LOOKING FOR MARY GABRIEL
A tinted review in adult Forecasts indicates a book that's of exceptional importance to our readers but hasn't received a starred or boxed review.
Stilted storytelling, once-upon-a-time contrivances and the hackneyed theme of parental damage inflicted on innocent children characterize Lawrence's debut coming-of-age novel, which alternates time frames between the '50s and the '90s. As the story opens in 1995, 52-year-old Bonita Gabriel has just learned of her father's death and must notify her sister, Mary, who lives in an institution for the incurably insane, convinced she's Dan Rather's wife. Flash back to their youth in Baton Rouge, La., with parents who sound like the Cleavers, but who have dark secrets and willful obsessions. Mary, from an early age, is different from the other kids, but their father refuses to acknowledge her illness and tells Bonita that she's responsible for her obviously disturbed younger sister. As Bonita prepares for her father's funeral, she reflects on a family history that involved schizophrenia, mysterious death and the antecedents for Bonita's own estrangement from church and family. Although Lawrence movingly portrays a child's confusion and helplessness when faced with parental authority, the suspense of impending doom that hangs over the tale does nothing to mitigate the problem that the callow conversations of youth form far too much of the novel to hold adult attention for long. Everyone talks more naïvely than their age, as though stuck forever in a '50s TV program, and the facile ending harps on the theme of Christian forgiveness. Agent, Linda Allen. (June)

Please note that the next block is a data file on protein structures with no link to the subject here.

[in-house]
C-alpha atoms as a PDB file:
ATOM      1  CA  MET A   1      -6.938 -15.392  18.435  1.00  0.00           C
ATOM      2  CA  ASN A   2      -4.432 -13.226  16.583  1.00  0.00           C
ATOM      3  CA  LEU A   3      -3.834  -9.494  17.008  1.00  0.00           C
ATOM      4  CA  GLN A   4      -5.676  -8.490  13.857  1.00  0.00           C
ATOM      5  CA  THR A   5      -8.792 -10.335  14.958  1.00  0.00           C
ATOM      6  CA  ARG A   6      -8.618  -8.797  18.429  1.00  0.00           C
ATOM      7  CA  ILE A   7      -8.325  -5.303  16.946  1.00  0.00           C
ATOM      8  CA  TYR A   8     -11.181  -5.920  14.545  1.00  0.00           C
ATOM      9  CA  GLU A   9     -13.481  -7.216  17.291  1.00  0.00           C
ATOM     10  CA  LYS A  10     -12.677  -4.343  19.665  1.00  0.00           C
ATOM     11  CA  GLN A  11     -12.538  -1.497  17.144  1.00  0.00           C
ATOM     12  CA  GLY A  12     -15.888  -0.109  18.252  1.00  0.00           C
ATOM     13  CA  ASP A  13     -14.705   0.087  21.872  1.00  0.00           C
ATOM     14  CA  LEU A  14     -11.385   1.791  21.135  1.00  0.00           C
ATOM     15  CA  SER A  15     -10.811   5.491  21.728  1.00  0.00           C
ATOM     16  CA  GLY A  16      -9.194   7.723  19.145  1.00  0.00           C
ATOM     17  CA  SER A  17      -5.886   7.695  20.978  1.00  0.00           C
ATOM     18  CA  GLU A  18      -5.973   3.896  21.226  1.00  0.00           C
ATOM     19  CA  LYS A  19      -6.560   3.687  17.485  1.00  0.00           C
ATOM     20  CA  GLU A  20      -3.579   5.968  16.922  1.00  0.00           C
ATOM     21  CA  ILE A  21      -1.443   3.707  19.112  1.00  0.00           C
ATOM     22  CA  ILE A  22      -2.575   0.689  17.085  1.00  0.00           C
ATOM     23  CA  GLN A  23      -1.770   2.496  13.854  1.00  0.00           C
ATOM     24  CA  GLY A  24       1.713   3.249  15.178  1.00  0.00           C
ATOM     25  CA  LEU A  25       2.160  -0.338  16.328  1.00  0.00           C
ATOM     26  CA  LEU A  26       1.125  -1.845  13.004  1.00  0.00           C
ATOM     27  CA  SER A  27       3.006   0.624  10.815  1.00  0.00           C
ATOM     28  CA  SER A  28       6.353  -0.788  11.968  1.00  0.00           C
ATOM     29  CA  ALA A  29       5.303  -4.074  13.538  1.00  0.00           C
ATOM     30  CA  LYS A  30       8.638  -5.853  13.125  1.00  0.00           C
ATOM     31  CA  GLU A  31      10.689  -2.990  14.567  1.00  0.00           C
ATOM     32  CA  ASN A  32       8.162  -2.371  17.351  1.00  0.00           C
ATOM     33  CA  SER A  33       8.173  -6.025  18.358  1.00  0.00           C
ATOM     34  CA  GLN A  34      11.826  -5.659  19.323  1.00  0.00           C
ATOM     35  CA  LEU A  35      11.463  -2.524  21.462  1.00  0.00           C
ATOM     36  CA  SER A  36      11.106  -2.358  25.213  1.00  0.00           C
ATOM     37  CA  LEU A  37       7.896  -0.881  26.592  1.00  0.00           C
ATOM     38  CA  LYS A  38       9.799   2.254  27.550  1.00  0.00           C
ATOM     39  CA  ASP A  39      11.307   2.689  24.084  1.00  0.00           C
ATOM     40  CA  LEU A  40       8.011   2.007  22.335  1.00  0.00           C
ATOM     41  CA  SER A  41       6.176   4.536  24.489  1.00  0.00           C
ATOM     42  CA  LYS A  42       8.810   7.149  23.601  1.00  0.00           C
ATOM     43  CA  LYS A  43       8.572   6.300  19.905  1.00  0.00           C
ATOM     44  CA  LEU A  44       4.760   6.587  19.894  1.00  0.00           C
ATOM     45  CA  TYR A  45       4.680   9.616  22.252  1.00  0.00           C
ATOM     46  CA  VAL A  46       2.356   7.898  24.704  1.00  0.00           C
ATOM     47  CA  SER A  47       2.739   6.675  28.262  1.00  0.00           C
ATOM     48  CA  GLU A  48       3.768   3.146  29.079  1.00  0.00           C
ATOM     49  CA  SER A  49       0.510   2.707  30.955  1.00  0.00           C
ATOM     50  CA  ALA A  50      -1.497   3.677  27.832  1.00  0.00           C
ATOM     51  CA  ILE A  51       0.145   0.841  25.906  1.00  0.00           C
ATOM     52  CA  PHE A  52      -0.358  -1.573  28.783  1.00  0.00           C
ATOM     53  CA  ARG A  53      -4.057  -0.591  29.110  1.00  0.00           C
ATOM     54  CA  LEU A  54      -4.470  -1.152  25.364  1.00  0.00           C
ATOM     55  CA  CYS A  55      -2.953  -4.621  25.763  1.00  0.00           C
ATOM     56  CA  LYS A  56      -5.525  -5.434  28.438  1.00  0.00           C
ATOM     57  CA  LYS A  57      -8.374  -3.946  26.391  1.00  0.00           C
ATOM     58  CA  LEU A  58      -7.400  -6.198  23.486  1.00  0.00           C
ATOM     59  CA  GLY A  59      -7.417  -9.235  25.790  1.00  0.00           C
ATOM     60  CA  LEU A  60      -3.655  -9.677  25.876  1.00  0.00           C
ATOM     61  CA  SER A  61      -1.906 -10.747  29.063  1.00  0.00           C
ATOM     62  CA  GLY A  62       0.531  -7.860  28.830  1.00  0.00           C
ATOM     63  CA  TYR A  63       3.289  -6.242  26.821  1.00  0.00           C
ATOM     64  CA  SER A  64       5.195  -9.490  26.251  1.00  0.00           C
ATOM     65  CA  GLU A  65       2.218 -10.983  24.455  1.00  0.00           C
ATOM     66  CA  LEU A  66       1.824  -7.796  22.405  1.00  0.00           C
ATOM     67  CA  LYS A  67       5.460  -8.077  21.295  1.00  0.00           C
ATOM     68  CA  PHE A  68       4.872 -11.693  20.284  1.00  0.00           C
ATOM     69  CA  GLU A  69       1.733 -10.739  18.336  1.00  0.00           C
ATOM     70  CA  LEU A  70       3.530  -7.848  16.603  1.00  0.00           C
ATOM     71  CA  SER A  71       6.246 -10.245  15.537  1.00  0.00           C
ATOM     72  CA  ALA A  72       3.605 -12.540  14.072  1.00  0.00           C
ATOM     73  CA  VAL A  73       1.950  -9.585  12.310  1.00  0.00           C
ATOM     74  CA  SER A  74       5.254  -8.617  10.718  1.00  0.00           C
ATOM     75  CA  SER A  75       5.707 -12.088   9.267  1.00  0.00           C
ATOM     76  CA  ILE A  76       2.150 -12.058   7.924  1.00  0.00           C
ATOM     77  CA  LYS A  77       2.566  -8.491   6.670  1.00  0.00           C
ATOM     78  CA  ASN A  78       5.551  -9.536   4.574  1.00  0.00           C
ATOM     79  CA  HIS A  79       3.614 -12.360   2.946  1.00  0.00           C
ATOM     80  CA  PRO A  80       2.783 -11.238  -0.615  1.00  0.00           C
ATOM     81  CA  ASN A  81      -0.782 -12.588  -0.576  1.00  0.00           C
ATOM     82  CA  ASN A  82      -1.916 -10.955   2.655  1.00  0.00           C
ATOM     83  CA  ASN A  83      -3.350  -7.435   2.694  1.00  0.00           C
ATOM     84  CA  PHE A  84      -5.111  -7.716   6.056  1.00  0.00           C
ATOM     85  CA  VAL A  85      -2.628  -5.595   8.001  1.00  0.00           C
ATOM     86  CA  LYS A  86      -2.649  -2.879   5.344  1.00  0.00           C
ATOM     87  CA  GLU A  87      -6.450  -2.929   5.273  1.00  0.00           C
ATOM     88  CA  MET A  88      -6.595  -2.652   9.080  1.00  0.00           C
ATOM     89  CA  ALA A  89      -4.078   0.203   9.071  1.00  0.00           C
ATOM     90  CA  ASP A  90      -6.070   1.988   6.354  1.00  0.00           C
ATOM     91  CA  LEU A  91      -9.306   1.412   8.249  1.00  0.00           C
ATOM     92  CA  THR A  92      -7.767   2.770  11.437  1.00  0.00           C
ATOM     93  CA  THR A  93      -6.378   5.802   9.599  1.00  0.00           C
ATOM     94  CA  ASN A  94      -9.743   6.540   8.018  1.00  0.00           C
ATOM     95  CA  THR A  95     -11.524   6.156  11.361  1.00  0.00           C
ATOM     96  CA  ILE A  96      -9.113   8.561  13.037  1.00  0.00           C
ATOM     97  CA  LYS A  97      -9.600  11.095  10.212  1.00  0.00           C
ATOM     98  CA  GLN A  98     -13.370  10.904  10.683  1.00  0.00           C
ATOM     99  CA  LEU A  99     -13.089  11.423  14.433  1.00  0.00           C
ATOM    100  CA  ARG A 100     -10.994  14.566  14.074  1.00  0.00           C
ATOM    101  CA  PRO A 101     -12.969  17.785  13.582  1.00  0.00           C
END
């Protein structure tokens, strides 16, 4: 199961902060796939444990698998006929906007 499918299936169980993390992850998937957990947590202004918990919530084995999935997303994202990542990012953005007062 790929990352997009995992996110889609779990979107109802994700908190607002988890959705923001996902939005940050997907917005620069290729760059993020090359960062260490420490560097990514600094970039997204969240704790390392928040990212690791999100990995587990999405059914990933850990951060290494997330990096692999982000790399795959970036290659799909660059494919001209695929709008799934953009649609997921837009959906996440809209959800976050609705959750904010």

Release date: 06/01/2002